Sniper Elite 4 Benchmark – RTX 2060 vs. GTX 1070 Ti, RTX 2070, Vega 56
Sniper Elite 4 is our first test. This one was chosen because of its well-implemented low-level API access and bypass to the normal abstraction layers presented by both wrappers and Dx11. We’ll start with our 4K test for a baseline with the most data to compare against.
At 4K, Sniper Elite 4 has the stock RTX 2060 at 56FPS AVG, with lows well-timed at 50 and 49FPS 1% and 0.1% low, respectively. This is indicative of consistent frametime performance, something we’ll look at next. Overclocking the RTX 2060 to a 160MHz offset – because 175MHz was unstable in this game – landed it at 61FPS AVG, a gain of approximately 8.9%. Not bad. The EVGA RTX 2070 low-end model, for perspective, performs at 64FPS AVG, which is only 4% ahead of the overclocked RX 2060; granted, overclocking the 2070 furthers its lead to 70FPS AVG, but the point is that the 2060 is nearly achieving 2070 levels of performance when the former is overclocked. The RX 590 ends up at about 43FPS AVG when stock, allowing the 2060 a lead of about 31% over the 590. It also has a price difference, but we’ll talk about that in the conclusion.
This positioning of the 2060 puts Vega 64 just barely ahead of it, and functionally tied with the 2060 overclocked. The 1070 Ti also equates 2060 levels of performance, with Vega 56 not distant when stock. Generationally, the RTX 2060 outperforms the GTX 1060 6GB Gaming X and its 37FPS AVG by 52%. That’s a massive lead, and some of that is because of the 2060’s improved capabilities with asynchronous command queuing. Sniper 4 also benefits from the boosted memory bandwidth on the 2060, although the 50% increase in lanes on the vectors also helps. Over the GTX 960 SSC, 4K performance has improved measurably from 20FPS AVG to 56FPS AVG. Higher resolution throughput has seen heavy focus over the past two generations.
We’ll look at frametime performance next. As a reminder, frametime charts are the most representative look at real experience, displaying a frame-to-frame interval for every instant of gameplay. This helps us look at data that would get averaged-out in bar charts, and best illustrates performance for each individual frame present. Lower is better, but more consistent is more important.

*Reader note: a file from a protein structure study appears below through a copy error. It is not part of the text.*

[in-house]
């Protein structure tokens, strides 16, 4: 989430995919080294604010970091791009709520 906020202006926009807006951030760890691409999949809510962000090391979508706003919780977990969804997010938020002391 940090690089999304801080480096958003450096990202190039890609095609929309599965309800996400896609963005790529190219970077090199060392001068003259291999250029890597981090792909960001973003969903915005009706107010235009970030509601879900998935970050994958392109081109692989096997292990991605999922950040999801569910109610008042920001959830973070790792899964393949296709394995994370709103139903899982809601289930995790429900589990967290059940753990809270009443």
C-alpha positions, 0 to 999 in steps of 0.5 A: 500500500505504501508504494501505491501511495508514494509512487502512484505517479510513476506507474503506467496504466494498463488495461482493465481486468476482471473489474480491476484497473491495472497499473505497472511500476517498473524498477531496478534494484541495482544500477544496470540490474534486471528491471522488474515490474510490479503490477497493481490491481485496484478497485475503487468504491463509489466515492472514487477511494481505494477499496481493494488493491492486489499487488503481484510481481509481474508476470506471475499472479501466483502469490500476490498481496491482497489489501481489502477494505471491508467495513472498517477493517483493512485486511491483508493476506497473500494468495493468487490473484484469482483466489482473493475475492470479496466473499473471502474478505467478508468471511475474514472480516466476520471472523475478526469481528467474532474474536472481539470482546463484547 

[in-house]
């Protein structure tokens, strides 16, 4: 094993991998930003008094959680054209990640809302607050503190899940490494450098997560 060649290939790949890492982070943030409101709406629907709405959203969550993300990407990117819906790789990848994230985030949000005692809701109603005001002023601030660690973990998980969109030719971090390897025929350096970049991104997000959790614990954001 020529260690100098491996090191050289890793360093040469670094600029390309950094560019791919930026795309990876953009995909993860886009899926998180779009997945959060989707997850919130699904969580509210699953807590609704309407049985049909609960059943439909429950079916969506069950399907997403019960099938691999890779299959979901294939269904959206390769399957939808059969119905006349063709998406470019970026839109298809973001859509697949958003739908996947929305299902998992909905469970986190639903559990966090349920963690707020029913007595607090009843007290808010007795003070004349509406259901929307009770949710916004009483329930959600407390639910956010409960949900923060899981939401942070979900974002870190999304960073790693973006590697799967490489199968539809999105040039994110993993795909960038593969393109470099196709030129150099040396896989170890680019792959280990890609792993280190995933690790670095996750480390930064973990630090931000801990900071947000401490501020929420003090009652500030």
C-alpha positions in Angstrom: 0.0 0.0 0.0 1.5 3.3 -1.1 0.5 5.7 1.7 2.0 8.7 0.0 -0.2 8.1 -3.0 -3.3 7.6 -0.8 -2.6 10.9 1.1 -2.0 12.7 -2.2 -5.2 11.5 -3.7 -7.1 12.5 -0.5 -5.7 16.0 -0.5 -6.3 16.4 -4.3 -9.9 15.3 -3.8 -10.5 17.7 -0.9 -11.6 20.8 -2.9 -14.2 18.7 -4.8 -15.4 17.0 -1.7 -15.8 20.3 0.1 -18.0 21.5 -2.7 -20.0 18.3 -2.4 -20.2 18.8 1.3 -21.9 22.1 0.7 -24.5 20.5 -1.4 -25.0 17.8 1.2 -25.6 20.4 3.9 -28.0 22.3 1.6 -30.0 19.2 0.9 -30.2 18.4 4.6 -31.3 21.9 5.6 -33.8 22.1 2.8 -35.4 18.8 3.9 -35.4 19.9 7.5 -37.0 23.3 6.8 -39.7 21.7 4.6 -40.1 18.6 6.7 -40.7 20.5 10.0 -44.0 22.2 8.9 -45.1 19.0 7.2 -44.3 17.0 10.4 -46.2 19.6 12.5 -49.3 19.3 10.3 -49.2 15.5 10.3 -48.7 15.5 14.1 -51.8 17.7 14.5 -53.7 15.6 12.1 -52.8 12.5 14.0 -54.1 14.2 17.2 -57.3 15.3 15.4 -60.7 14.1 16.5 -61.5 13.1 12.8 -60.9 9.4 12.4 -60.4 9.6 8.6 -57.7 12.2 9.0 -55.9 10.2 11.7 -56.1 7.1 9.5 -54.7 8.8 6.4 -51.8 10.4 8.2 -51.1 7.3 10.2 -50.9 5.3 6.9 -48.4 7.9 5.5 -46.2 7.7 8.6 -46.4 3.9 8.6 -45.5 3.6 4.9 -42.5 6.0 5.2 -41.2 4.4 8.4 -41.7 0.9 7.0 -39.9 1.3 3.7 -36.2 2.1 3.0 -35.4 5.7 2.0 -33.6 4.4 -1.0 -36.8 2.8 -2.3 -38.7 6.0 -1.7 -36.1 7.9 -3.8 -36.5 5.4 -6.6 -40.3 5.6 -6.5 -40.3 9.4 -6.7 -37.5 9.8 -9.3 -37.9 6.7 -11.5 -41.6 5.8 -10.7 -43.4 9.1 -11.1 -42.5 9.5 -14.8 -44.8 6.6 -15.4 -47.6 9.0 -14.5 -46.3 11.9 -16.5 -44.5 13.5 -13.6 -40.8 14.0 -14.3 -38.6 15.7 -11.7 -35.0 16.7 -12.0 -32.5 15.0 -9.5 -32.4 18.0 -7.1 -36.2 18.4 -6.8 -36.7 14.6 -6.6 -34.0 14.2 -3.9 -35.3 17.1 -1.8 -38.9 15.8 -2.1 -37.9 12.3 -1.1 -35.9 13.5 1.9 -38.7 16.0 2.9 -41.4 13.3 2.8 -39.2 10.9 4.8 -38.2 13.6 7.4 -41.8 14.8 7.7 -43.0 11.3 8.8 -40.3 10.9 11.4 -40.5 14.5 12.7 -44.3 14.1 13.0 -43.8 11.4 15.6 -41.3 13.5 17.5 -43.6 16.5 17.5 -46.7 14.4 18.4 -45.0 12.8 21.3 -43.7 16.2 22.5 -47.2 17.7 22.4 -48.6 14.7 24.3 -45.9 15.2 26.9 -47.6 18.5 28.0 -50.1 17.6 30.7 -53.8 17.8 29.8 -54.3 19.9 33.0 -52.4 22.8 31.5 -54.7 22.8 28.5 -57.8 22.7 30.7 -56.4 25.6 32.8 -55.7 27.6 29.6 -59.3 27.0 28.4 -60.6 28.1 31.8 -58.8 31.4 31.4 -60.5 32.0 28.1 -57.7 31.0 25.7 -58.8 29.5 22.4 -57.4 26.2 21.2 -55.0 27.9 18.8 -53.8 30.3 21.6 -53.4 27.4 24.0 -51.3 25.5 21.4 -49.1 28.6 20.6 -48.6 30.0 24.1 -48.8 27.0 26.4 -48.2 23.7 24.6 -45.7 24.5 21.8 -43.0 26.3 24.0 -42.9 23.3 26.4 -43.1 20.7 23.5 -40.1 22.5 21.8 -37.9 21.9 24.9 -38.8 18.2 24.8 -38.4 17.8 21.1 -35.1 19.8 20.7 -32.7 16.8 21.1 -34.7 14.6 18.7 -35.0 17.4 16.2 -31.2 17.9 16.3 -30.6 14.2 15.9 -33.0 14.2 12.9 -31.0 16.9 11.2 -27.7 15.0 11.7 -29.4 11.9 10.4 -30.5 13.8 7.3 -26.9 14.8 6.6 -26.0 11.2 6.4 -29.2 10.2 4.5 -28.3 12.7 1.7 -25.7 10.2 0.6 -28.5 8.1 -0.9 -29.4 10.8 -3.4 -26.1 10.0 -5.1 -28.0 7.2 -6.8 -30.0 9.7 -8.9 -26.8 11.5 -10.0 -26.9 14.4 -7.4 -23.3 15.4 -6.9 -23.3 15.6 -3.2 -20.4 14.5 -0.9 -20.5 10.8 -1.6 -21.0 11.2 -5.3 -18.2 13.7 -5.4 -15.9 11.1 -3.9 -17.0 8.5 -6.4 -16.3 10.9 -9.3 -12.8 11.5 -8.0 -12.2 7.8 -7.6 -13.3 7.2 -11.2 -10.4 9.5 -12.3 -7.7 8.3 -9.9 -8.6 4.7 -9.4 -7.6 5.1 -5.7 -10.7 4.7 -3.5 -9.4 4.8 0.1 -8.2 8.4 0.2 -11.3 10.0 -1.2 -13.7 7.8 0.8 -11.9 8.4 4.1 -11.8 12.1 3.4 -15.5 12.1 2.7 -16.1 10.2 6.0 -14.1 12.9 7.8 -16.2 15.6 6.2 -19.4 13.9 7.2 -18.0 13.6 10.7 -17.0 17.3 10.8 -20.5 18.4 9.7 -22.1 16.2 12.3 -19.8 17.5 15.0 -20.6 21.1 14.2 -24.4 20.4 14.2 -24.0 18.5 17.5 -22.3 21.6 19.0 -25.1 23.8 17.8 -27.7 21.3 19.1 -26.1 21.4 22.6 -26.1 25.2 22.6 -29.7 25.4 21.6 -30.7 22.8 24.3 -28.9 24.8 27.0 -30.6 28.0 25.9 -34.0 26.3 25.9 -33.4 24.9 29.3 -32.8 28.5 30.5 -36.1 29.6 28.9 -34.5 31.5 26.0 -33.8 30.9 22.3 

Starting with a plot of the GTX 1060 6GB Gaming X from last generation, we see a line plot that sits between 25ms and 32ms, with overall frame-to-frame pacing deviating no greater than 1-2ms per frame. The framerate isn’t that good, as we saw in the previous chart, but the frametime consistency is about as good as it gets. Lowering resolution solves the framerate issue, but frametime consistency is the difficult aspect to get correct. The RX 590 plots next, showing improved framerate by way of a 20-27ms frametime average, also nearing peak consistency. The GTX 1070 plots better framerate than both of these, nearing 20ms average, and is the best performer up until we plot the RTX 2060. The RTX 2060 sits between 15ms and 20ms on average, with 16.667ms representing a 60FPS average. The 2060, like the previous cards, has overall excellent frametime consistency and would present minimal “hitching” or stuttering in this title.
1080p should be more interesting from a generational scaling standpoint: The RTX 2060 ends up at 151FPS AVG stock, which scales 46% over the GTX 1060 6GB stock card, or 165% over the GTX 960 SSC. The GTX 1060 scaled 82% over the GTX 960 SSC, for perspective. The difference is that the price has moved with the RTX 2060, whereas the pricing of the GTX 960 and GTX 1060 were similar at launch: The 960’s launch price was about $200 to $240, with the 1060 at about $240 to $250 and the 2060 at $350.
F1 2018 – RTX 2060 Benchmark vs. RX 590, GTX 1060, GTX 960